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As environmental changes continue to unfold, many regions of the world are likely to face an increased risk of food system collapse. A new article explores the probability of simultaneous extreme events that threaten our food systems at the same time in different parts of the world.
According to the new Nature publication, the probability of such an event has increased in recent decades. Study co-author Stefan Hochrainer-Stigler, researcher in the Risk and Resilience Program at IIASA, explains that the approach allows estimating “simultaneous extreme weather events on a large scale in a risk-based manner”, allowing “the development of new response to risk ”.
The study was based on the links between climate variability and crop yields in granaries in the countries with the highest crop production over the past half century. Wheat, corn and soybeans are now more likely than before to be exposed to simultaneous weather risks. In many cases, failures in some parts of the world can be offset by exports from others. However, the increasing probability of simultaneous failures around the world is much more difficult to address.
In the case of a discrete event, a nation could simply use its stocks or import crops at a higher price, but doing so only increases global interdependence at different levels. If a major climate hazard hits key producers of staple crops, the entire system can suddenly come to the brink of collapse. The result would be price spikes and growing inequalities in access to food, followed by mass migration, conflict and famine.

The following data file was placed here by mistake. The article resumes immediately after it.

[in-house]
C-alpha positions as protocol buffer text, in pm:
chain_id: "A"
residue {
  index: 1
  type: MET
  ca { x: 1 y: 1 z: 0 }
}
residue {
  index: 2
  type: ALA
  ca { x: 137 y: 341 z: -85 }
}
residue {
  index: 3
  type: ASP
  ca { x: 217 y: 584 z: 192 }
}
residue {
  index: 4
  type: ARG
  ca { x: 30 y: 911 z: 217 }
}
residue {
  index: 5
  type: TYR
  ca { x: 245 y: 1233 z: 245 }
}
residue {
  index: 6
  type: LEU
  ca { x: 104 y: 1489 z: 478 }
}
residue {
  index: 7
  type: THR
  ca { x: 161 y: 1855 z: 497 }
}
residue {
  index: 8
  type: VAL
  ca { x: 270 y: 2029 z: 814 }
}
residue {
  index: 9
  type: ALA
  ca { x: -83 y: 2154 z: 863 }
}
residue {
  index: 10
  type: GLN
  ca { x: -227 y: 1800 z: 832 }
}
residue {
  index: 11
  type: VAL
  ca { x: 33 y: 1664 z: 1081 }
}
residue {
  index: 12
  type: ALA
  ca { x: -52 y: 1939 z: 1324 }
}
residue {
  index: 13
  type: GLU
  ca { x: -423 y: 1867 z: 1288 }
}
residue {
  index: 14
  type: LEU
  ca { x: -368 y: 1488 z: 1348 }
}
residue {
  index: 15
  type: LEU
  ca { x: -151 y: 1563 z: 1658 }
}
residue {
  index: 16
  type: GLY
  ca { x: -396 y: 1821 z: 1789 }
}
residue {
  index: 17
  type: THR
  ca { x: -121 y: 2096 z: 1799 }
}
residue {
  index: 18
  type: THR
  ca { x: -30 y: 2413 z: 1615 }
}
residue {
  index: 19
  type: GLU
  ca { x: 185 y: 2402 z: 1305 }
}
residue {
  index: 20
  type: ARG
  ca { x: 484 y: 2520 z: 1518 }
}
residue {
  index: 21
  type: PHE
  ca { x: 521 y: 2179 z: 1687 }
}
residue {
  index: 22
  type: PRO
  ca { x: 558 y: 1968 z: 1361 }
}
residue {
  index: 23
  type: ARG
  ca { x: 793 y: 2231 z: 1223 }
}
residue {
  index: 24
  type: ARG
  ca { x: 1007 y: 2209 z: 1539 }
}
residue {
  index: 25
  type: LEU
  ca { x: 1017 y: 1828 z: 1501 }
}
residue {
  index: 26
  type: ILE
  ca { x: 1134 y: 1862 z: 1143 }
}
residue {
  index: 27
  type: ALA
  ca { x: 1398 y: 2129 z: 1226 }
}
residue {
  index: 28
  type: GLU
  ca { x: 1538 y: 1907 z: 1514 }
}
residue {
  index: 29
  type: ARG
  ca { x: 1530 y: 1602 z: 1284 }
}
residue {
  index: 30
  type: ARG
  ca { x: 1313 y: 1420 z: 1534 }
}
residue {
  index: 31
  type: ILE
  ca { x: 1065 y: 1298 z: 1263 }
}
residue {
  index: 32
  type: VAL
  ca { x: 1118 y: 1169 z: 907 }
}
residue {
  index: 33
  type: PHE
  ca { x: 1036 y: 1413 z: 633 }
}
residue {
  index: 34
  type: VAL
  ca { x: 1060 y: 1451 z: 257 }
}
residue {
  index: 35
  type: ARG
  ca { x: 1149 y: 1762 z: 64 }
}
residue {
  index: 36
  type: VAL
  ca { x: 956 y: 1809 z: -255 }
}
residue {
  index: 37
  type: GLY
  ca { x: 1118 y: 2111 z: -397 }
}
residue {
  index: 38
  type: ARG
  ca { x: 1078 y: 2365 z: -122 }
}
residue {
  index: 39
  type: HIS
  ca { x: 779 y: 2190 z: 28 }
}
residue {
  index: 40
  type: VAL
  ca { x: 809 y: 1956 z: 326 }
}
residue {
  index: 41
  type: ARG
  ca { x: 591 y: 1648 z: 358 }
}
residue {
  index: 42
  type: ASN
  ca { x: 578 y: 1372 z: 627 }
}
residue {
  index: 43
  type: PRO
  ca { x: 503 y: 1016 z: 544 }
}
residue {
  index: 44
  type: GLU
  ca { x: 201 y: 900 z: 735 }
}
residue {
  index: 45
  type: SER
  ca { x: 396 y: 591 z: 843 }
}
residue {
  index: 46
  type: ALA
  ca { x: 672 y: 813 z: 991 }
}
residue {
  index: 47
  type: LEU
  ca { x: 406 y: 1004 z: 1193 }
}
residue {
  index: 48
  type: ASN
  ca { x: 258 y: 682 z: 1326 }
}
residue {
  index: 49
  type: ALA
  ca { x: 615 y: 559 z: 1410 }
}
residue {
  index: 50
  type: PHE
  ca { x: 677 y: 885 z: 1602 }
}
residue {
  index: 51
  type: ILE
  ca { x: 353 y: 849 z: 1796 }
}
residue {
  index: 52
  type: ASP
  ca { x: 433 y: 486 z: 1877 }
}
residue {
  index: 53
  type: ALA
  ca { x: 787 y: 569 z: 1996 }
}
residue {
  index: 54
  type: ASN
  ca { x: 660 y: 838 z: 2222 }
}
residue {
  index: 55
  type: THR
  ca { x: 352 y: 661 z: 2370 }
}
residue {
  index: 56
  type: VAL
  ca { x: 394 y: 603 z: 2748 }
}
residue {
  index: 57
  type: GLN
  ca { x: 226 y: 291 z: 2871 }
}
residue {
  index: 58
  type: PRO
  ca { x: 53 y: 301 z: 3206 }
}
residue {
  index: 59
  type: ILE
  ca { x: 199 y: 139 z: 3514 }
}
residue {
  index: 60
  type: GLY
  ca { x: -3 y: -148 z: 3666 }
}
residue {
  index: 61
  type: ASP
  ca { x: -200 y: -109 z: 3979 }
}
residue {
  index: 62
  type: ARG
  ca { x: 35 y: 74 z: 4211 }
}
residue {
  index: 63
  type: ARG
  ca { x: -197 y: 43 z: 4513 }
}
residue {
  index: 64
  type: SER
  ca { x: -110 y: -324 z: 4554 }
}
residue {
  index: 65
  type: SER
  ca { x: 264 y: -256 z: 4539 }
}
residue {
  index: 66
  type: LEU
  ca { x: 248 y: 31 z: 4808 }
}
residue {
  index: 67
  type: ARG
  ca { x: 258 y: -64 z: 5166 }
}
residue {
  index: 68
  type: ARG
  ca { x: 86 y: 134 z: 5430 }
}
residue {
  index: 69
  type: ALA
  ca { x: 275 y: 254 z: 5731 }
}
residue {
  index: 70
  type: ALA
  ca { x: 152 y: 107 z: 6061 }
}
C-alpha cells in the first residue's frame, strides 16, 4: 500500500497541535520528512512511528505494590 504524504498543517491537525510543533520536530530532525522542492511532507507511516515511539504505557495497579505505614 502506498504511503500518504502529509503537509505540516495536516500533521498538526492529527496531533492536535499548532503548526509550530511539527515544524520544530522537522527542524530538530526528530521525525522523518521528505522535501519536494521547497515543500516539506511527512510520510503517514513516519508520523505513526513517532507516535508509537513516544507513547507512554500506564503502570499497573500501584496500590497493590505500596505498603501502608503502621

According to another recent study, in a 2 ° C scenario, simultaneous warming losses in the world's corn barns have a probability of 7%. Suddenly this increases to an 86% probability under a 4 ° C warming, which we are currently heading towards according to some researchers. Events that could trigger such a disruption include flash and severe heat waves and floods, prolonged droughts, wildfires, and more.
Importantly, in this particular paper, the researchers only looked at change in hazards, not production. Although the probability of simultaneous extreme events hitting production systems has increased, the probability of simultaneous decreases in production in multiple systems has decreased, at least for corn. This suggests that we are adapting our agricultural technologies and methods along the way. However, the question of whether we can adapt quickly enough is still in doubt.
We are likely to do better food storage, as well as better data collection, diversified distribution and early warning systems. Meanwhile, the development of more resistant crops and the advancement of agricultural technologies can act as more long-term means of addressing challenges. Still, prevention is still our best bet.
While more research is needed to better understand risks and develop appropriate mechanisms to prevent them, it is obvious that timely action to improve the resilience of our ecosystems, support biodiversity and prevent extreme climate change is the best way to support our food systems. .